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The library is threadsafe in a way that any method can safely be called from multiple threads and it won't result in an undefined behavior. For example, if there are two threads each starting a movement on a different device on a single serial port, there will not be any conflict or malformed data on the serial port. Both devices will perform the requested operations.

But the library is not threadsafe in a way that would serialize conflicting operations. For example, two threads attempting to move a single axis will result in the device starting the first move and immediately switching to the second move (upon receiving the second command). The first call will fail with @class MovementInterruptedException. The second move will succeed as expected.

The user is responsible for the synchronization of any higher logic or conflicting operations, especially if they consist of multiple method calls.

Asynchronous operations

The calling order of two asynchronous methods (even from a single thread) in languages like C#, Python, or JavaScript does not guarantee the same order of access to the underlying serial port (or other resources). The library is internally asynchronous and will likely process requests in separate OS threads (despite originating in a single thread). As a result, competing commands will be written to the serial port in an arbitrary order. If you need to ensure the order of operations do so by using await or similar mechanism.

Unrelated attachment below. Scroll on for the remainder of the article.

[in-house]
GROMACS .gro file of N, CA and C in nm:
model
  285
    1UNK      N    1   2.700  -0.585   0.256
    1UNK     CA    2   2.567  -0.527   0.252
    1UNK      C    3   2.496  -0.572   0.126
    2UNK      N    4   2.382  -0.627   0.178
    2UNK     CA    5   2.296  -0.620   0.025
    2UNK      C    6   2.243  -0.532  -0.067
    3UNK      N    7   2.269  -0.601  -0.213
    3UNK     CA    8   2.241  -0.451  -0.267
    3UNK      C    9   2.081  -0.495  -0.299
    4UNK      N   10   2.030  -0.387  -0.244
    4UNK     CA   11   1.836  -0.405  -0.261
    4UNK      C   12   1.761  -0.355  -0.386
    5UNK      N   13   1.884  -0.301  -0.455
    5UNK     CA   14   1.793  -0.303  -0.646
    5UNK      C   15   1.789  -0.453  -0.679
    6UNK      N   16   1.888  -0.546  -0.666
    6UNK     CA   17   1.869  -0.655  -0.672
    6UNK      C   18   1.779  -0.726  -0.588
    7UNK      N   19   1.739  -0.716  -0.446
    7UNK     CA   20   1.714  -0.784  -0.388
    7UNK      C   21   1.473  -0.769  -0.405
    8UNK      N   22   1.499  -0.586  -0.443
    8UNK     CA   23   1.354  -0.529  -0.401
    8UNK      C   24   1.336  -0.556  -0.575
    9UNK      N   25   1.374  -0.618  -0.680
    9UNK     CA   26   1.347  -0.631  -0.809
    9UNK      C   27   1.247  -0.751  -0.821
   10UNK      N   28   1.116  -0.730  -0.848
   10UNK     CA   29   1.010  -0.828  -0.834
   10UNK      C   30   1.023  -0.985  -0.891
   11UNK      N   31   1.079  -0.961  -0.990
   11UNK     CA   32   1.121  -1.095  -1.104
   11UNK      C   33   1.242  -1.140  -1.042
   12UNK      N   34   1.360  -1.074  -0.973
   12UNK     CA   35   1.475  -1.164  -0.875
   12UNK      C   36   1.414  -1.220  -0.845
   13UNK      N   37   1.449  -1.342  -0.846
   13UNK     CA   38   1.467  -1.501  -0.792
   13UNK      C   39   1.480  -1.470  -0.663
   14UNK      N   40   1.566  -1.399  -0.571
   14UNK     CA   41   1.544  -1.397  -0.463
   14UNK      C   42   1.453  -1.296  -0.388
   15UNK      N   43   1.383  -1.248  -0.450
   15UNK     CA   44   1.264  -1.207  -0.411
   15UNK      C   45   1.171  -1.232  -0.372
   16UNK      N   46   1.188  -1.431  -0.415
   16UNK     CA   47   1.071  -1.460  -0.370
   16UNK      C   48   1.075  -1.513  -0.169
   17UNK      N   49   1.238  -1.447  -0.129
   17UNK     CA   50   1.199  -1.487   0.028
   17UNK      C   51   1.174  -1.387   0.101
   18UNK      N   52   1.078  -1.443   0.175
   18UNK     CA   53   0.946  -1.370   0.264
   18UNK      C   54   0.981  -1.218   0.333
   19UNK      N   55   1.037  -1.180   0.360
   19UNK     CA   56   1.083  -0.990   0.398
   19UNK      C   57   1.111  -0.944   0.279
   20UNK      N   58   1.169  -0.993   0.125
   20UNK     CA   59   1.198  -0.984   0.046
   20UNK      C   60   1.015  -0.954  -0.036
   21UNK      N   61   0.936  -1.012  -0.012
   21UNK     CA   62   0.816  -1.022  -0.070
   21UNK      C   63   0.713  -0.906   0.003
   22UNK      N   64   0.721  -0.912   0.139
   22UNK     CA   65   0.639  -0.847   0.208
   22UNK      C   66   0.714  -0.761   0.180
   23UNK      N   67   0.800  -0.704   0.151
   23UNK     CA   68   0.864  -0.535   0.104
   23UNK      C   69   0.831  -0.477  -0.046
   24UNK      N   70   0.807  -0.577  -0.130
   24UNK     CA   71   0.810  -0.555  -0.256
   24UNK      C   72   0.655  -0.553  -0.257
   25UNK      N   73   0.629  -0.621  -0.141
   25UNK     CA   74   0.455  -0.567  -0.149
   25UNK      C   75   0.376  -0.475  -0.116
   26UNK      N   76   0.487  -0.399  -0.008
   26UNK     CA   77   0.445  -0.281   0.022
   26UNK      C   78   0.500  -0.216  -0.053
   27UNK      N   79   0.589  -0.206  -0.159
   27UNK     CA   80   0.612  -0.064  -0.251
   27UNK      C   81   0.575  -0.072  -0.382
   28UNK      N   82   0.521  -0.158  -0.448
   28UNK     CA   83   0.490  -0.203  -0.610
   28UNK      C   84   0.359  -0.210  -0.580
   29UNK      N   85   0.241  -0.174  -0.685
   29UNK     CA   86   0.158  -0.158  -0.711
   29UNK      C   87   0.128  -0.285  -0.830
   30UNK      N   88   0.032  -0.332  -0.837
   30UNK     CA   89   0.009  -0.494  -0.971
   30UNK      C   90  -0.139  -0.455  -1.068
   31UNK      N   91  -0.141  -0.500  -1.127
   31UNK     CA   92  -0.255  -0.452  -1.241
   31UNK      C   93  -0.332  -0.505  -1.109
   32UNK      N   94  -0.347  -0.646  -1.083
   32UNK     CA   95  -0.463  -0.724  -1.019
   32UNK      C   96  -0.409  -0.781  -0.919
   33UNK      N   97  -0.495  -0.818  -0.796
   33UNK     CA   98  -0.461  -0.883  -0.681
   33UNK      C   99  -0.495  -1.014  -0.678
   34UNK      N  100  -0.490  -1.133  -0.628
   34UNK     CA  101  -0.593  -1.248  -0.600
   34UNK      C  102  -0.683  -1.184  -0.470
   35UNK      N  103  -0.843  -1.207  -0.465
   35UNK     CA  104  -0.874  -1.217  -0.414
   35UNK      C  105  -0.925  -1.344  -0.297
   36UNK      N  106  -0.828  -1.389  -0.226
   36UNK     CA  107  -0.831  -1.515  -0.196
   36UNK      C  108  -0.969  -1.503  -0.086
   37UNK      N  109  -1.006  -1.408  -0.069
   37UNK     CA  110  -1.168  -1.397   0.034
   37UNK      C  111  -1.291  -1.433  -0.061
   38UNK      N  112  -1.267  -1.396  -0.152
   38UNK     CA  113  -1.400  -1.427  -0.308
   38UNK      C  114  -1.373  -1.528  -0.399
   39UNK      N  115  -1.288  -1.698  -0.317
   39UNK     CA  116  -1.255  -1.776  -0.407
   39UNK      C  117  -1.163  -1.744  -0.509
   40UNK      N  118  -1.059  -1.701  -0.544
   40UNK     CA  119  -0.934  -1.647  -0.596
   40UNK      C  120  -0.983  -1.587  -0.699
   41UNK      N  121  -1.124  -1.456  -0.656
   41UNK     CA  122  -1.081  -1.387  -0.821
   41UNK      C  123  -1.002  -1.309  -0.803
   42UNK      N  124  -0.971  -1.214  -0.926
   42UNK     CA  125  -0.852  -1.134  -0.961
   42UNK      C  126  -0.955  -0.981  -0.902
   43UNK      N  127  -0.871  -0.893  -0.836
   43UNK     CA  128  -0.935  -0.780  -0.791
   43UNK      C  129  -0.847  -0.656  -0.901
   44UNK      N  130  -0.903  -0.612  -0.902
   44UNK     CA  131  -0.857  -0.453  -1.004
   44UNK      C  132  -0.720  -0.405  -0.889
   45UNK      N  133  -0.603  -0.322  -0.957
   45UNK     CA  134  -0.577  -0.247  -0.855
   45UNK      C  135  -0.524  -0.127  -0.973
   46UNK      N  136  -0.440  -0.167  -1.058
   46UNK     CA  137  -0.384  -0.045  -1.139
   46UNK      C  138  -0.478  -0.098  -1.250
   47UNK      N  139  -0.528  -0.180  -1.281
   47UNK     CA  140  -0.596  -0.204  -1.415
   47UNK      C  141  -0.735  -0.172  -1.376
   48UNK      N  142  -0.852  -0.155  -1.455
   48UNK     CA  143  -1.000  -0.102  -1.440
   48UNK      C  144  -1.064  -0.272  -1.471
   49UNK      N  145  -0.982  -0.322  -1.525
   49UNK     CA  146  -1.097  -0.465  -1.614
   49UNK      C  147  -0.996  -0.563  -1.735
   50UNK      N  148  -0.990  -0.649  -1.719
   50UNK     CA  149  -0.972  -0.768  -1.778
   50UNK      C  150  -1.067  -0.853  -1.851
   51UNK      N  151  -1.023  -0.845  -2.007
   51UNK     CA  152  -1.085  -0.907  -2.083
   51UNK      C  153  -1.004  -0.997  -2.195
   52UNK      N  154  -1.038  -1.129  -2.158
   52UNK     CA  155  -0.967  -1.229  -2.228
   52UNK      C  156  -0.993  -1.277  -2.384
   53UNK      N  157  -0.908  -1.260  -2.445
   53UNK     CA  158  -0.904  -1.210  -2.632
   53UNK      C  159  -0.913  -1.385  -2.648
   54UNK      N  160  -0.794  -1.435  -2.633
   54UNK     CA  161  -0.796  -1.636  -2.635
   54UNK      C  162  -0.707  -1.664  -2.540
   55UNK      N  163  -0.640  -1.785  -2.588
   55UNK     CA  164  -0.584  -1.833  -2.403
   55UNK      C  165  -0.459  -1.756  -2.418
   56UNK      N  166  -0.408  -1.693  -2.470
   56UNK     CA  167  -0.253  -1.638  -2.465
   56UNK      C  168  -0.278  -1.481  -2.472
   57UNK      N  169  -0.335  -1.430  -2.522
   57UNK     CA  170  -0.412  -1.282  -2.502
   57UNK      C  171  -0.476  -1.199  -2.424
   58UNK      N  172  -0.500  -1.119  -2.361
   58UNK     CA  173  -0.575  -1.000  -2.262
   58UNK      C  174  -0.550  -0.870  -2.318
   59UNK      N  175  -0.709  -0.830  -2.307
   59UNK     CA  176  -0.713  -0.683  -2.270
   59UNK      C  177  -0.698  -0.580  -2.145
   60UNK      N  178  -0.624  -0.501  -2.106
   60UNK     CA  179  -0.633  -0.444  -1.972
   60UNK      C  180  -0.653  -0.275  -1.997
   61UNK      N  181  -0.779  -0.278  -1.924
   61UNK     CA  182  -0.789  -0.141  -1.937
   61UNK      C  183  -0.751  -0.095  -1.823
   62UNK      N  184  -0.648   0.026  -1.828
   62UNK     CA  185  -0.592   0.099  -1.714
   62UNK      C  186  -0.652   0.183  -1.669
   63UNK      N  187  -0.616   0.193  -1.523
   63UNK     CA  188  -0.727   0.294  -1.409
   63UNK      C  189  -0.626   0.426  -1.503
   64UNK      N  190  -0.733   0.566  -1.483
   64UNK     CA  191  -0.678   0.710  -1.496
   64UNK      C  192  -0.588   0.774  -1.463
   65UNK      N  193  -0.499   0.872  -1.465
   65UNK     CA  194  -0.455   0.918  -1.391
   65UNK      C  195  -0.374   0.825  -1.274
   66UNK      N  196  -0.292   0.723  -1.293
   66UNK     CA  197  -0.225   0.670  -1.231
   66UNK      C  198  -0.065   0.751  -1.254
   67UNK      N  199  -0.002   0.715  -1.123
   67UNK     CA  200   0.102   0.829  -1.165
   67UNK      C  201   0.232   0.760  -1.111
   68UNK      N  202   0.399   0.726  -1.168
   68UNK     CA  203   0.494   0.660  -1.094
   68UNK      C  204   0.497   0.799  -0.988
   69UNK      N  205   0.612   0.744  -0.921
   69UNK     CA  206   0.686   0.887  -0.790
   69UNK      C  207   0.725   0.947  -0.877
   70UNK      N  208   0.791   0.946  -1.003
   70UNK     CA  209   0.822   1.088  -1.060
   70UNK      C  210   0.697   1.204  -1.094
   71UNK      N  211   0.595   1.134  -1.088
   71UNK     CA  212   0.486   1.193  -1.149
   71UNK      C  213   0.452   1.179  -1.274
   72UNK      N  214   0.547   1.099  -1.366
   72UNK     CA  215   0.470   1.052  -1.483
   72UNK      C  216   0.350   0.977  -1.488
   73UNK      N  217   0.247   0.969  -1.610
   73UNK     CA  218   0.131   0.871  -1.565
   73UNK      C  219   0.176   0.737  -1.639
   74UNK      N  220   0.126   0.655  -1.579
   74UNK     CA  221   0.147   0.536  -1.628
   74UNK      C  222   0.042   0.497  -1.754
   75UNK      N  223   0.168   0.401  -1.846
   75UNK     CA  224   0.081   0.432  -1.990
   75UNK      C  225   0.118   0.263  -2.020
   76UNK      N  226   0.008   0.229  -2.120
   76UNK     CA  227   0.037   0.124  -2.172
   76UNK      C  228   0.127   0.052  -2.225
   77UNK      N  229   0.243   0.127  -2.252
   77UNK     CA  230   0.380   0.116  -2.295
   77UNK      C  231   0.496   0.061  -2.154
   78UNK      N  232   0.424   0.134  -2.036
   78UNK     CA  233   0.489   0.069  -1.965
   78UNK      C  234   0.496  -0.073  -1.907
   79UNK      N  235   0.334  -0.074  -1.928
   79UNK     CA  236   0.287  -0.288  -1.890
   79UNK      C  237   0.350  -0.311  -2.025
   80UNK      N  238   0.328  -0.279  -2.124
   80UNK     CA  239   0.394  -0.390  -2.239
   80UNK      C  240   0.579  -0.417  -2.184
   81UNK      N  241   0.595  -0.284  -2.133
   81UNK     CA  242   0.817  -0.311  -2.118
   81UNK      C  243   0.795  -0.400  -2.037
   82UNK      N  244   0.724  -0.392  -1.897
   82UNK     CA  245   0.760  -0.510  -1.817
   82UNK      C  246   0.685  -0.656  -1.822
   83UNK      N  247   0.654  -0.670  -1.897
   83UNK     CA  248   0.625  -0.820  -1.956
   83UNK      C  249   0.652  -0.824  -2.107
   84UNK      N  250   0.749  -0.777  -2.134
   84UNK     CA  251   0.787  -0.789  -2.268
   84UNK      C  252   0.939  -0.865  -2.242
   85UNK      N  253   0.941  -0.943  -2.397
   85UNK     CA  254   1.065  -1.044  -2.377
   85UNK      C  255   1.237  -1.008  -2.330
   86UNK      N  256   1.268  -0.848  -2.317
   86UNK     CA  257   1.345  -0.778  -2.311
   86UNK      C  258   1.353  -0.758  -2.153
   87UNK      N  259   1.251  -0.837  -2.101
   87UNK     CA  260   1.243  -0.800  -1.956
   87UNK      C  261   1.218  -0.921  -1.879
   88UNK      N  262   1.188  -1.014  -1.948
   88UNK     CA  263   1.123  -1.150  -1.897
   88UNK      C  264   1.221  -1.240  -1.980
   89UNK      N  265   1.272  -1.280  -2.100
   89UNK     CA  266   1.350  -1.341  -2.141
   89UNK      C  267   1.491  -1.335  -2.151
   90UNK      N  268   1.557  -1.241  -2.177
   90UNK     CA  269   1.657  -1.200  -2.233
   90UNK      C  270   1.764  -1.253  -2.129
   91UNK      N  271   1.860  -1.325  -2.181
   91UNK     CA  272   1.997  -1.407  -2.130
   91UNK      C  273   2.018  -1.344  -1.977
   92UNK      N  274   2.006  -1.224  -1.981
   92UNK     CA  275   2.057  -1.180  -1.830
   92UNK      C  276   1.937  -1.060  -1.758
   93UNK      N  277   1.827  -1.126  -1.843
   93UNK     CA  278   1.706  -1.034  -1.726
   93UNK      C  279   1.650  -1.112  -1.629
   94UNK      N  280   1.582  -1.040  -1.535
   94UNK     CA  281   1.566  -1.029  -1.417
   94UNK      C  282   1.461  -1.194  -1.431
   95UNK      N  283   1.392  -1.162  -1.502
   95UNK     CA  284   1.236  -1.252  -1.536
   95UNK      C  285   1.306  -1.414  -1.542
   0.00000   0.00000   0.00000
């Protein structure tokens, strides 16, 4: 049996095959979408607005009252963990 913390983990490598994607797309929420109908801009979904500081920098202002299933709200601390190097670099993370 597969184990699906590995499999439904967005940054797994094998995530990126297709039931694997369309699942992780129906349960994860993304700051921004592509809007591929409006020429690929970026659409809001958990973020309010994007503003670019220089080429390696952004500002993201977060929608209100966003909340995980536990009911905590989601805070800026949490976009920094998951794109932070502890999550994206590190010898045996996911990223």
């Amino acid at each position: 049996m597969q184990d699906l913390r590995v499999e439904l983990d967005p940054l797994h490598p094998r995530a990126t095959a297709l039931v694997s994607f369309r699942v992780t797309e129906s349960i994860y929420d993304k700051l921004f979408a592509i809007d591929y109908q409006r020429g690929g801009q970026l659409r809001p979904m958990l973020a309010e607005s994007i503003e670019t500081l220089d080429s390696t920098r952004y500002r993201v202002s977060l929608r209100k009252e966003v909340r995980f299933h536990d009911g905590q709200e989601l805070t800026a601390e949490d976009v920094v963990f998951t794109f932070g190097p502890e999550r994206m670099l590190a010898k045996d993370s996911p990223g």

In the following example the device may receive the commands in an arbitrary order.

coroutine1 = axis.generic_command_async("stop")
coroutine2 = axis.generic_command_async("home")

move_coroutine = asyncio.gather(coroutine1, coroutine2)

loop = asyncio.get_event_loop()
var task1 = axis.GenericCommandAsync("stop");
var task2 = axis.GenericCommandAsync("home");

Task.WaitAll(task1, task2);
await Promise.all([
CompletableFuture<Void> future1 = axis.genericCommandAsync("stop");
CompletableFuture<Void> future2 = axis.genericCommandAsync("home");

try {
    CompletableFuture.allOf(future1, future2).get();
} catch (InterruptedException | ExecutionException e) {
    throw new RuntimeException(e);

This property comes from the universal design of the library where we separate threading of front-end languages from the underlying Go DLL.